Reviews and occasional notes on classical music

Reviews and occasional notes on classical music

For the past five years or so I've posted reviews of classical music CDs, DVDs and Blu-rays, in various places on the web: Amazon.com, iTunes and other sites. I'll collect those earlier reviews, and add four or five new ones every month.

"Music, both vocall and instrumental, so good, so delectable, so rare, so admirable, so super excellent, that it did even ravish and stupifie all those strangers that never heard the like." - Thomas Coryat, after hearing 3 hours of music at the Scuola di San Rocco in Venice, 1608.

Tuesday, August 2, 2016

Charlie in a trance


This remarkable 2-CD set of historic recordings is most welcome. These are all remarkable readings by the great Charles Munch, with marvellous singing by excellent choirs and star soloists, and outstanding orchestral playing. The sound is generally good, relative to the recording periods, though there are inevitable issues related especially to broadcast recordings.

For me the stand-out is the Debussy Martyre de Saint Sebastien from 1956, with the Boston Symphony, the New England Conservatory Chorus and soloists Florence Kopleff, Catherine Akos and the late Phyllis Curtin. This is an RCA recording that appeared on a mono Victrola LP, and was later released (in stereo) on a RCA Gold Seal CD, coupled with Iberia. The soloists are really excellent, as is the choir, though the French diction of the American singers has been questioned. Don't ask me about that, by the way. I can tell a really bad French accent - here in Canada we sometimes talk about 'Diefenbaker French', named for the Saskatchewan-based Canadian prime minister in the 1950s and 60s - but the subtleties at this level escape me. Also, Charles Munch himself provides the French narration. This atmospheric addition to the score - it sounds like something out of a classic French movie from the 40s - is a real plus for some. An Amazon reviewer says "Now, whenever I hear this music WITHOUT the haunting voice of Charles Munch, it feels empty." I can relate. I remember the LP with real fondness, and there is a positive nostalgic vibe here for me as well.

Another fine Debussy recording is La Damoiselle Elue, taken from a Boston Symphony broadcast from April 11, 1955, and originally released on West Hill Radio Archives. Again we have fine singers, led by the incomparable Victoria de los Angeles and the Radcliffe Choral Society. And again the amazing Boston Symphony shines. This is gorgeous music, played superbly well.

This recording of Poulenc's Gloria is especially historic; it's the world premiere performance from January 1961, with soprano Adele Addison and the Chorus Pro Musica. After some problems in rehearsal, everything worked out beautifully. Here is Poulenc's report, in a letter to his friend Pierre Bernac (from D. Kern Holoman's excellent 2012 biography Charles Munch):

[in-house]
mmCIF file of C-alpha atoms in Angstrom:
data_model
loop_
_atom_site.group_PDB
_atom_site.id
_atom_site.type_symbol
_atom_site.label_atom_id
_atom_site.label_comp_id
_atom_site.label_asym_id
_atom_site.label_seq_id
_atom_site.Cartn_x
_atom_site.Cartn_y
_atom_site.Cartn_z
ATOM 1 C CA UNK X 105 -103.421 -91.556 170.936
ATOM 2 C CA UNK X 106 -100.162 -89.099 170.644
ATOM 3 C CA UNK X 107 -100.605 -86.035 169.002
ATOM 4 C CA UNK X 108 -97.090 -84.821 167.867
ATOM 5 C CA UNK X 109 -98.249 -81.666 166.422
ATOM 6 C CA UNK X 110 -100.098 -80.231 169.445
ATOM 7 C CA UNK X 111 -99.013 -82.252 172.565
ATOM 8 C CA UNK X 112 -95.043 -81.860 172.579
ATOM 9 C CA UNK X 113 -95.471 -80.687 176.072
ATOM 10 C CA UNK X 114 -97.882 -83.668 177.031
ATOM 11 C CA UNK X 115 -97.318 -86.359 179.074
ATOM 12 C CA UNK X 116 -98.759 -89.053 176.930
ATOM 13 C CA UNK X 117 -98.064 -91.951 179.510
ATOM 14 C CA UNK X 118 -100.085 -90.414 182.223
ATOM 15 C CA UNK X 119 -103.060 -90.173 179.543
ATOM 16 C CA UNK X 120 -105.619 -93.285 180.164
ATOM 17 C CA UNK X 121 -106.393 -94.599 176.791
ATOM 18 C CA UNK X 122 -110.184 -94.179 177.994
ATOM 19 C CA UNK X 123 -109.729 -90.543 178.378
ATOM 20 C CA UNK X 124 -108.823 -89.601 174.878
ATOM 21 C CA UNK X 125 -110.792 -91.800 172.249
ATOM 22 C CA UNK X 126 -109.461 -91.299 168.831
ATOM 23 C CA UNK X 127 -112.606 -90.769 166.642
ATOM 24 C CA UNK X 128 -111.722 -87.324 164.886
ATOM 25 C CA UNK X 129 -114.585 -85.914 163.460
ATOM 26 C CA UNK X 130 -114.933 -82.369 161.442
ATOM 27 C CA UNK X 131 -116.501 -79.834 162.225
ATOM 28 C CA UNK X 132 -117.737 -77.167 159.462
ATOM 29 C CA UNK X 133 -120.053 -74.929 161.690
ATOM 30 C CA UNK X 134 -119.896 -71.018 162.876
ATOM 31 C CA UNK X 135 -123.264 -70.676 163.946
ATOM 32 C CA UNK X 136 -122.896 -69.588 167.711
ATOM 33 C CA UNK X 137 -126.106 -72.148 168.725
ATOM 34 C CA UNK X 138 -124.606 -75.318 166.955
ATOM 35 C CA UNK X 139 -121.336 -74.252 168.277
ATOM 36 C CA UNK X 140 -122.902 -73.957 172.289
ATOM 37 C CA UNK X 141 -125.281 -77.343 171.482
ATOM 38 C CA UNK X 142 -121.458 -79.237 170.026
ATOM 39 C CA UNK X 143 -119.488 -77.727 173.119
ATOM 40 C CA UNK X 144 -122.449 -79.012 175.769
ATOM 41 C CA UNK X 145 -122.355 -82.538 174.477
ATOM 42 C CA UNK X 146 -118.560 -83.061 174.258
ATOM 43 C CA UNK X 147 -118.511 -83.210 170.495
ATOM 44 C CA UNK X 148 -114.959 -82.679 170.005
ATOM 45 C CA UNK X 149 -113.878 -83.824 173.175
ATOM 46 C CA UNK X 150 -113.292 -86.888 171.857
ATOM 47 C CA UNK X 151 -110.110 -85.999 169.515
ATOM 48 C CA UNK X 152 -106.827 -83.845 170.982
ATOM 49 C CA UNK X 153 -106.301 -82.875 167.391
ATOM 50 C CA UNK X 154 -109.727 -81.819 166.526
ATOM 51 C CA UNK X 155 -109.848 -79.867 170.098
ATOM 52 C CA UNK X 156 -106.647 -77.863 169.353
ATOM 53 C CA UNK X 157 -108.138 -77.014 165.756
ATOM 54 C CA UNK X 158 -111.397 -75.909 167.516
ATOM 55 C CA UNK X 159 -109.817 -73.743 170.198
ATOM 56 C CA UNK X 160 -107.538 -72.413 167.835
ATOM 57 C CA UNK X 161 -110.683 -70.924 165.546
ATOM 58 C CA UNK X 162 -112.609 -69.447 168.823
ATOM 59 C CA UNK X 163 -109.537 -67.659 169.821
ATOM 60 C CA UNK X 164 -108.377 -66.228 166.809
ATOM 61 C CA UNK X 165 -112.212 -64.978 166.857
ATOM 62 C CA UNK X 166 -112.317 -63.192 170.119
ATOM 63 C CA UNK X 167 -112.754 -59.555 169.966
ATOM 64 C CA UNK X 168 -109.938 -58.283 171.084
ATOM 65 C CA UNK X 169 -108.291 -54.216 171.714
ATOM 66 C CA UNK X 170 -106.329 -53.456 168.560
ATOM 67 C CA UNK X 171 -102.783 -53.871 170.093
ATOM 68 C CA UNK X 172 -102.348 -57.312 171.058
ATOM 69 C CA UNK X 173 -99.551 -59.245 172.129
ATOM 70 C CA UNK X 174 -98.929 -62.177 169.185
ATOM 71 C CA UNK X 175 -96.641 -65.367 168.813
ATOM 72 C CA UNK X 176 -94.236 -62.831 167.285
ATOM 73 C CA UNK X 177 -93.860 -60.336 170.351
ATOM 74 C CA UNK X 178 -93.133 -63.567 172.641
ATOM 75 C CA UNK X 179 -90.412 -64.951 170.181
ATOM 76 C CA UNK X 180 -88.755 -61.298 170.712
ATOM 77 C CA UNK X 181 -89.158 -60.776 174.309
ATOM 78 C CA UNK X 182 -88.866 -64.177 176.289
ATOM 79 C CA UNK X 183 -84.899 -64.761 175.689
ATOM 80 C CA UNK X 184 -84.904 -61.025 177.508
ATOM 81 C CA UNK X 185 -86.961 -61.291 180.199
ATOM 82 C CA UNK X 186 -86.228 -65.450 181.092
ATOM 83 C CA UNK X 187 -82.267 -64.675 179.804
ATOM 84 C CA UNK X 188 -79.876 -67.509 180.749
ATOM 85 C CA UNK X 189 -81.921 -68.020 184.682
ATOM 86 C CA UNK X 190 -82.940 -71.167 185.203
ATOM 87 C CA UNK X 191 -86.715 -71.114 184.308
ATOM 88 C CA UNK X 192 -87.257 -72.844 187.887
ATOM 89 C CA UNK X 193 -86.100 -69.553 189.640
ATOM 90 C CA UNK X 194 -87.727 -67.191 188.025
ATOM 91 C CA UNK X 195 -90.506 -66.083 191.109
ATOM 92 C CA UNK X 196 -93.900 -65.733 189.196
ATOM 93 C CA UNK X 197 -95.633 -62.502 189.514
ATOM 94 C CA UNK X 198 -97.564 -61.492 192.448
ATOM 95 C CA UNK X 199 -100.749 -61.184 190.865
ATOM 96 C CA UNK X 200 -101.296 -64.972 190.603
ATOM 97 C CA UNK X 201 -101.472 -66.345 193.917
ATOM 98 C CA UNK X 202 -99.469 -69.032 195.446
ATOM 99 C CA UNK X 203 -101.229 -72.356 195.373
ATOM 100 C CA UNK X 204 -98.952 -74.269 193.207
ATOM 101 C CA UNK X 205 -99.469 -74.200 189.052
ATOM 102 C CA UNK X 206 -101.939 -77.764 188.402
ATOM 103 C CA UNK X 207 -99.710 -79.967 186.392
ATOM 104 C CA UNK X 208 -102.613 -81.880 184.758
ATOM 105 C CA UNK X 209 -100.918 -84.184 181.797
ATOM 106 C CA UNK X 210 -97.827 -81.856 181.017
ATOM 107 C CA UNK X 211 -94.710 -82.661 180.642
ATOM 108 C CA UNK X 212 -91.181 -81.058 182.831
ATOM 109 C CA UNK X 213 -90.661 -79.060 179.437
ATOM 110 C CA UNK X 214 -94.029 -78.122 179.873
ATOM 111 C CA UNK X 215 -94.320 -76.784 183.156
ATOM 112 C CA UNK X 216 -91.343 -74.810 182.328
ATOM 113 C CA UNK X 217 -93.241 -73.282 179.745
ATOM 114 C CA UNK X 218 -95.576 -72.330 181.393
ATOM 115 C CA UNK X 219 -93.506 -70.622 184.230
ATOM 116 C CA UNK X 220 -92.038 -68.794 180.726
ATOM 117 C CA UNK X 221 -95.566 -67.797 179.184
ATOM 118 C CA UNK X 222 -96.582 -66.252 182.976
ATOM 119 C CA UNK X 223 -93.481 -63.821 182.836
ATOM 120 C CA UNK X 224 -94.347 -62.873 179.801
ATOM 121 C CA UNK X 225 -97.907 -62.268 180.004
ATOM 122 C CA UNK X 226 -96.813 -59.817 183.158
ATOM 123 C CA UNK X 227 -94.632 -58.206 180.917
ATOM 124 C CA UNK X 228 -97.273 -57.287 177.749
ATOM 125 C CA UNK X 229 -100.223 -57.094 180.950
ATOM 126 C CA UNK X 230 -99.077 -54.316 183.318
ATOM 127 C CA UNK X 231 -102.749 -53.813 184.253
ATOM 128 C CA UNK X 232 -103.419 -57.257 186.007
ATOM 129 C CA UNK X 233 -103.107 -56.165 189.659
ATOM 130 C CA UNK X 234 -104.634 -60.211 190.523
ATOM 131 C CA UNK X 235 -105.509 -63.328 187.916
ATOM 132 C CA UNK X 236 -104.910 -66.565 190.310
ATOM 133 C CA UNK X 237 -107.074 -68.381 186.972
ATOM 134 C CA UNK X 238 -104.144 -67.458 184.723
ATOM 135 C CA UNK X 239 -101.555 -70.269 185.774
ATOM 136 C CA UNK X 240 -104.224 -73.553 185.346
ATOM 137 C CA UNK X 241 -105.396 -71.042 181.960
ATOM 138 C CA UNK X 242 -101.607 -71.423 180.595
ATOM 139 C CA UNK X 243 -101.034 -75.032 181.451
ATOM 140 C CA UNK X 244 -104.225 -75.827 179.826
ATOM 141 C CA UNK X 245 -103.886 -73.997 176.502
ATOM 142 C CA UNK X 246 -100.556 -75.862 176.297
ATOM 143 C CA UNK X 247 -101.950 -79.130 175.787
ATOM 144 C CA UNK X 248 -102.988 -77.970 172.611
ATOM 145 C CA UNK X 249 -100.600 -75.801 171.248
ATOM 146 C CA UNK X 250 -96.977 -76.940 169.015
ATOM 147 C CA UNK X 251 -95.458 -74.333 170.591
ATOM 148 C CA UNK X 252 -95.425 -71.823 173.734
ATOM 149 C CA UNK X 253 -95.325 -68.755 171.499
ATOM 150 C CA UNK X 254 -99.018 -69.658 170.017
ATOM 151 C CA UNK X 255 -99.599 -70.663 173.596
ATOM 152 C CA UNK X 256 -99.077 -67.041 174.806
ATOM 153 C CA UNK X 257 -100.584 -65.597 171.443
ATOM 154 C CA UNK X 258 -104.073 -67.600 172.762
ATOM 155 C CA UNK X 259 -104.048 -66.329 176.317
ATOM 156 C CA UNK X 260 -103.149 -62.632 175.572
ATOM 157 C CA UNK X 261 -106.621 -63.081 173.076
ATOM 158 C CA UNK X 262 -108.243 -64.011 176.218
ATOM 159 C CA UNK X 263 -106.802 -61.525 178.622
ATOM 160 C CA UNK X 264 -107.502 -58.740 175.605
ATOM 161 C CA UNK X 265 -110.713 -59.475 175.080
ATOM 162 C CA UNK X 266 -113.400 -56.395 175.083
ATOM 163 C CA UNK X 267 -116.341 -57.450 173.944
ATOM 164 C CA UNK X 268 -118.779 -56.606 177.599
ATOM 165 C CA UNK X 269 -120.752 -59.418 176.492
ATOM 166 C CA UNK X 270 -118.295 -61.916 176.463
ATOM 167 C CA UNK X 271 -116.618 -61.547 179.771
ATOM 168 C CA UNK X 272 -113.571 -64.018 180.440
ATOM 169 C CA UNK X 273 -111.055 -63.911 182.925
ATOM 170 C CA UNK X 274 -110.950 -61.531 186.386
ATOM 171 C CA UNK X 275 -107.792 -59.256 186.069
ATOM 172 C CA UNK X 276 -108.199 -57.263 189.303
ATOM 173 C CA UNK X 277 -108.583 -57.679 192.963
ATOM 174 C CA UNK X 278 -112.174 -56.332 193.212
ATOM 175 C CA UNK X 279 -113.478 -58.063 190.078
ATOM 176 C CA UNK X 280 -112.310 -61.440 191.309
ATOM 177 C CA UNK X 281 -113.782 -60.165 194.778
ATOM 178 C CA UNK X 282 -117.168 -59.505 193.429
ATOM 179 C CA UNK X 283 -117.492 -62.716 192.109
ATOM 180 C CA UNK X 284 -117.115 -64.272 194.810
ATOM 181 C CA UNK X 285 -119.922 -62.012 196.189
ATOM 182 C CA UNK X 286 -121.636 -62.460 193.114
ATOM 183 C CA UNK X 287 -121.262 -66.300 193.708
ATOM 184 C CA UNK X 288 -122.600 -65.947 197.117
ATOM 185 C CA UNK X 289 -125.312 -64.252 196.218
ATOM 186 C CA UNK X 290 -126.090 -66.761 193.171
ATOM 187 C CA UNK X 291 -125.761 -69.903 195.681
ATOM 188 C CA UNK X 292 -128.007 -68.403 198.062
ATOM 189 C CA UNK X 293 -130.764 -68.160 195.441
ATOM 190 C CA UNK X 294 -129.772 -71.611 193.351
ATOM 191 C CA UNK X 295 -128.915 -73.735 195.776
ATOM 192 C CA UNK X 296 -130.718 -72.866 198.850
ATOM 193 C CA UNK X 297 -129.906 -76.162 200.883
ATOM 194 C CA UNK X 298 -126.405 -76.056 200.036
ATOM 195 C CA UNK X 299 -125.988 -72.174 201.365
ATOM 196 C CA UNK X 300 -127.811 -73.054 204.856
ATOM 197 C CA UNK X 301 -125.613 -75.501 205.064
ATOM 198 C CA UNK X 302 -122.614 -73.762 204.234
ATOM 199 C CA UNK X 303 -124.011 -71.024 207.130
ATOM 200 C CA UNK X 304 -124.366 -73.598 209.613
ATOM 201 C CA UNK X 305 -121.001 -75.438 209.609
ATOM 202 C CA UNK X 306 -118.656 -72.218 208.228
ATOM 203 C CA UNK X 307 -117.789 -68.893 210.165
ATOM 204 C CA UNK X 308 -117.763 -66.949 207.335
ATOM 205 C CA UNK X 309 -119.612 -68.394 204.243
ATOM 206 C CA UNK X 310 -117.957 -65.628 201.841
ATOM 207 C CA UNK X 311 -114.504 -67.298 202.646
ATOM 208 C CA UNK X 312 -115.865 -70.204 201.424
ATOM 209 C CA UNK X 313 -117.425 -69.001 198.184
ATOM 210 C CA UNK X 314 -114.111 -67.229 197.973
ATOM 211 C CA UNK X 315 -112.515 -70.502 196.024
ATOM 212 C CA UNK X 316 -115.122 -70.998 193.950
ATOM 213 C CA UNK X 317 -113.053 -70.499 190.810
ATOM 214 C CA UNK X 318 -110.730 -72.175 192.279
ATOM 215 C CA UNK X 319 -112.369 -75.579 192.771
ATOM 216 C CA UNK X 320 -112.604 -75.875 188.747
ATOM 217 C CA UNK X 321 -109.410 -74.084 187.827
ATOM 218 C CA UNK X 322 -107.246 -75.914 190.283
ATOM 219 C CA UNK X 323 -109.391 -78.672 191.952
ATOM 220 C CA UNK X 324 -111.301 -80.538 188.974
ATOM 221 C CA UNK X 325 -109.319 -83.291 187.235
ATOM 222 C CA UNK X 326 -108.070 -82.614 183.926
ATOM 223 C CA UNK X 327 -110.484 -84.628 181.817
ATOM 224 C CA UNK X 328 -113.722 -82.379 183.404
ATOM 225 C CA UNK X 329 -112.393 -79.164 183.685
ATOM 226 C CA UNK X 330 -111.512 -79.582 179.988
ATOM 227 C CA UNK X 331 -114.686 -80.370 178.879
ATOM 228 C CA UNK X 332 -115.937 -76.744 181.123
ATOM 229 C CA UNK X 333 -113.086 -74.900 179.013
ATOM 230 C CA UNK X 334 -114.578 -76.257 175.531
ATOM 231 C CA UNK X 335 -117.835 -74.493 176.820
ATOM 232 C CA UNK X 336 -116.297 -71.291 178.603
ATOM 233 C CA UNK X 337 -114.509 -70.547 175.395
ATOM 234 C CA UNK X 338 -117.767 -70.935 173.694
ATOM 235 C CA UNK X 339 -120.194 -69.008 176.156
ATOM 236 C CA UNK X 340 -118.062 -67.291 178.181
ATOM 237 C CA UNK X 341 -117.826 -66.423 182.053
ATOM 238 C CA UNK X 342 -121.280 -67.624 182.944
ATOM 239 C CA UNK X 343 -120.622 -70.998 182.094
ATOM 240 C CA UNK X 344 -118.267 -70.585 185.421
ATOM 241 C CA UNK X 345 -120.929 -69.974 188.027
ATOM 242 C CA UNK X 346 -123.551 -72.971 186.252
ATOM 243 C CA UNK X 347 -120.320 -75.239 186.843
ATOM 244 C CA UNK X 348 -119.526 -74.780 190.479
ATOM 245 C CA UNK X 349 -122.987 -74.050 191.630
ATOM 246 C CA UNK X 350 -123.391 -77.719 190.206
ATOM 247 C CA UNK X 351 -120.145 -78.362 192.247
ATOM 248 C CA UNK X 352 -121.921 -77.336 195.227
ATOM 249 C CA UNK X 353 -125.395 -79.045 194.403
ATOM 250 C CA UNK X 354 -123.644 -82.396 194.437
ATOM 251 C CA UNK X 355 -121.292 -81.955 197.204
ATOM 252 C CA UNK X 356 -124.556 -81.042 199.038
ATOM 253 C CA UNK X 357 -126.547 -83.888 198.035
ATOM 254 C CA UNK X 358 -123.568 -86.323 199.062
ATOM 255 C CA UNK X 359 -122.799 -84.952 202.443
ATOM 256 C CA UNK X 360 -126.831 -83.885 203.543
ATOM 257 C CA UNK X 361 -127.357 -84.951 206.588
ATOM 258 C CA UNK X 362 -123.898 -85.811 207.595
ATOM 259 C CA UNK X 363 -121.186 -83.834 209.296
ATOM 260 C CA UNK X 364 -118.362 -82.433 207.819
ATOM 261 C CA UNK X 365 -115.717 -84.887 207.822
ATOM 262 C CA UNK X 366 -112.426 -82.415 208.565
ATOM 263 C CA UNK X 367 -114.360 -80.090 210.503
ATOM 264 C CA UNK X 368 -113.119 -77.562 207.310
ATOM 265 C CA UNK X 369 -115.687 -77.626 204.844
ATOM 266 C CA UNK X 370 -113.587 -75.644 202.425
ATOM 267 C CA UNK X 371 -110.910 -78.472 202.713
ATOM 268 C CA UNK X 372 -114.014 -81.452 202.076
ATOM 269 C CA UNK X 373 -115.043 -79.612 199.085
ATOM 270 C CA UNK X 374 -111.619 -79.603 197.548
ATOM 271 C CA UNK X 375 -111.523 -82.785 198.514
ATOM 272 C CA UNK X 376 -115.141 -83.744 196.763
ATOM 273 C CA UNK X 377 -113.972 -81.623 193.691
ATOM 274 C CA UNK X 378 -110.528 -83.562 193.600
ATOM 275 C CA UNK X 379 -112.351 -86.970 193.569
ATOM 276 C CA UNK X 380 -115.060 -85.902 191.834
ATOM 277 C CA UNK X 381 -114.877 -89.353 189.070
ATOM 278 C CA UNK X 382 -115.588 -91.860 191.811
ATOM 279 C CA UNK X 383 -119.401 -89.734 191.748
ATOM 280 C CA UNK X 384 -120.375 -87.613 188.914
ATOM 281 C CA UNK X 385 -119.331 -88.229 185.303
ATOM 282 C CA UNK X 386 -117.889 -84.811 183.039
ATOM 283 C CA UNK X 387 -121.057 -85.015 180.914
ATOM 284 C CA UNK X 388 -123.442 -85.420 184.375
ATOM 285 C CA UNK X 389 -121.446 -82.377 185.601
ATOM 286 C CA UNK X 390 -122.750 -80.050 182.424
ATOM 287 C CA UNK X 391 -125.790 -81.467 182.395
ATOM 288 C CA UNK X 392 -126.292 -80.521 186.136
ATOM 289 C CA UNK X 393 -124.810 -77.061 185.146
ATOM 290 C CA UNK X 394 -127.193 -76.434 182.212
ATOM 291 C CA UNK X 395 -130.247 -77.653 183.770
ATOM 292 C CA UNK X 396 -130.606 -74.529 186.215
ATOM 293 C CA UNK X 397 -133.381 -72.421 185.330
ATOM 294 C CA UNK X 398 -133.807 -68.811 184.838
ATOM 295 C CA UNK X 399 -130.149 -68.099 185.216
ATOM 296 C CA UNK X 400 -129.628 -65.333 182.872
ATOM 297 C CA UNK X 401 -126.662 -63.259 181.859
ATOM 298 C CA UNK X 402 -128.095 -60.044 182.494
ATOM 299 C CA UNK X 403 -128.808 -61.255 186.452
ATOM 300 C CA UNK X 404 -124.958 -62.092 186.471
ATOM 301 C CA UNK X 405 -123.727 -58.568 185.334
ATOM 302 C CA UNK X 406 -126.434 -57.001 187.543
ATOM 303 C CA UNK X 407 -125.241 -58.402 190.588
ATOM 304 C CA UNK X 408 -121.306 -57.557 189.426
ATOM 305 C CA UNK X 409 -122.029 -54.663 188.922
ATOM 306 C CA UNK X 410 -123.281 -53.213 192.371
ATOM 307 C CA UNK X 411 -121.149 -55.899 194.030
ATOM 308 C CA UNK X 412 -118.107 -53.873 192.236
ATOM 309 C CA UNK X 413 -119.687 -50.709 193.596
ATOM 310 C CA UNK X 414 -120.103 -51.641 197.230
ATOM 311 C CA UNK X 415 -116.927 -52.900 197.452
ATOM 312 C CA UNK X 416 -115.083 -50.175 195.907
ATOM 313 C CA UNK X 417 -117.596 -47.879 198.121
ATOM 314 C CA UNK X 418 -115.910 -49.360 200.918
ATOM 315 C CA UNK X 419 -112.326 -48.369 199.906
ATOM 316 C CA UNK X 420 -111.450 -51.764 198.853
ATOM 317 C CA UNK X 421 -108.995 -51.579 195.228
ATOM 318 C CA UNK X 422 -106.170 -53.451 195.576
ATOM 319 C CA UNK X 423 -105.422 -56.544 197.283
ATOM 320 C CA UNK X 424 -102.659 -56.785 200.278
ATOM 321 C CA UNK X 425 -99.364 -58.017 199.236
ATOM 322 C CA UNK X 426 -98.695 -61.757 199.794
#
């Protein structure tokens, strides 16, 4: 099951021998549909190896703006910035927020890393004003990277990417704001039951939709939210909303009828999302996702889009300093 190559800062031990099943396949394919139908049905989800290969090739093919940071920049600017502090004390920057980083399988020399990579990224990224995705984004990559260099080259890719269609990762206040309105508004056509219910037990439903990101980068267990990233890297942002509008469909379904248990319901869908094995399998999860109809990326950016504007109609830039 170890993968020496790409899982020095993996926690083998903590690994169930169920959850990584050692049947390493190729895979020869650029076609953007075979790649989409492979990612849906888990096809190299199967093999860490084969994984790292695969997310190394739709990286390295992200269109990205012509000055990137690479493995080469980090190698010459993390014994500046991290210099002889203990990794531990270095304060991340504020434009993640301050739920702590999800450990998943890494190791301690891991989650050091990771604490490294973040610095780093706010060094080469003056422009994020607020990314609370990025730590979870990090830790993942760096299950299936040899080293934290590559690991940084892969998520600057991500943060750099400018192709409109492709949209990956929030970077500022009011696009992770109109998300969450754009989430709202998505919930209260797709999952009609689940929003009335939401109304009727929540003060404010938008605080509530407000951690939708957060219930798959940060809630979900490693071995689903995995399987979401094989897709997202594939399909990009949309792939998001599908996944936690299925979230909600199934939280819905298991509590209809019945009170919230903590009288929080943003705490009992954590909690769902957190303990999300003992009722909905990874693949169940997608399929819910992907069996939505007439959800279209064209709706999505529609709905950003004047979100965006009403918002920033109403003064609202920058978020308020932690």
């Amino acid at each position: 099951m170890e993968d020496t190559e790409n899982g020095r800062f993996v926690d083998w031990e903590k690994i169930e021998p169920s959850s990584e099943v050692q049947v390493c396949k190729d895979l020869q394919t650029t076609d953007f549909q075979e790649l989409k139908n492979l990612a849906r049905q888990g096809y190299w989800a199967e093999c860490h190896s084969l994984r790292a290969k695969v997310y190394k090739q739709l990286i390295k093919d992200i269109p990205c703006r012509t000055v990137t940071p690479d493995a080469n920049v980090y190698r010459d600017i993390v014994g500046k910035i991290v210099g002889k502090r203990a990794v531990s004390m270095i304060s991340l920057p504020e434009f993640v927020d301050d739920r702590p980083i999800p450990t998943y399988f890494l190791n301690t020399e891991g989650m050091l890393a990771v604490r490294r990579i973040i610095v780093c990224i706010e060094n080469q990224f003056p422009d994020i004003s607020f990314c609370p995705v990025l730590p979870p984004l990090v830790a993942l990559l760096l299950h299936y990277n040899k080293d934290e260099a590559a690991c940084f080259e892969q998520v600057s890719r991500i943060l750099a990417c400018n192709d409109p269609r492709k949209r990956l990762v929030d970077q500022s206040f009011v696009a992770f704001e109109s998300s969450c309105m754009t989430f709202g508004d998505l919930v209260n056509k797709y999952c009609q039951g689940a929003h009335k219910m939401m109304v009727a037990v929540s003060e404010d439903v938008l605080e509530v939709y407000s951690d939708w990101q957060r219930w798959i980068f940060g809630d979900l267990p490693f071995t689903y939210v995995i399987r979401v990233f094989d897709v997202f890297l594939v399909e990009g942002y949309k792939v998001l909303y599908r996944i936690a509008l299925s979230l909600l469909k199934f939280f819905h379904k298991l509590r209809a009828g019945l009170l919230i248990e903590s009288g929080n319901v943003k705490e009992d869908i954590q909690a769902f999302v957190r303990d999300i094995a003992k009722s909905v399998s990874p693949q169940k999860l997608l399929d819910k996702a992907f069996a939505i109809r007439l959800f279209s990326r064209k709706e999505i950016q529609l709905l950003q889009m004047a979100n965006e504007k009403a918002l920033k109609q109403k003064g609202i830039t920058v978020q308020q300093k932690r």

Monday, 23 January 1961: And so, my dear, for a triumph it was a triumph! You know that because of the snow, the Friday concert was postponed until yesterday, Sunday. Saturday night was OK. Very good, very lovely, success, but Munch less inspired than usual. Yesterday, by contrast, with the critics there, a sublime performance. Charlie in a trance, but careful; the chorus amazing, La Addison unbelievable, and thus ovation on ovation. They told me this morning that the press was excellent. Marlene Dietrich was there: kisses, photos, and all.
Besides making me want to rush down to the library to get books of Poulenc's letters - what a sublime writer! - this makes me feel pretty good about this recording.

The Vaughan Williams 8th Symphony comes from a Tanglewood broadcast, and has previously been released on a Pristine CD. The stereo sound is pretty good, and I hope it's not getting boring for me to praise the interpretation and performance. This is one of my favourite VW symphonies; I like the way he goes all out with interesting orchestration and a non-standard structure. "I feel the thing is a symphony, and it is going to remain one," he said; he felt he had to say, that is, considering the oddness of the music compared with the bulk of his symphonic output. I love the way Munch presents a polished French sound when appropriate, but makes the fabulous Scherzo sound as English as possible. This is such a genial performance! (My goodness: now I'm writing like Poulenc!)

With the 2nd Symphony of Arthur Honegger we come to the first piece with compromised sound. This is from an HMV recording made in 1942 with the Paris Conservatoire Orchestra.  The symphony is a favourite of Munch's; he made recordings for RCA in Boston in 1953, with the Czech Philharmonic in 1957, the Orchestre national de France for Auvidis-Valois in 1964, USSR State Academic Orchestra for Meloydia in 1965, and the Orchestre de Paris for EMI/Angel in 1967. Munch and Honegger had developed a close friendship, and in 1942 were trying, not always successfully, to navigate the problematic politics of living and working in Occupied Paris. Holoman's book is especially good in this period; I recommend it highly!

The album ends with the 1957 RCA (studio) recording of Barber's Adagio. Munch conducted a famous concert which featured this work at Chartres Cathedral during the BSO's European tour in 1952. And it was played by the Boston Symphony at the memorial service held for Munch in Boston on November 14, 1968, conducted by assistant conductor Charles Wilson. I find this version very moving not because it is so expressive - though it is, of course - but because it is so restrained. Charlie is again in a trance - but careful!

Charles Munch (26 September 1891 – 6 November 1968)





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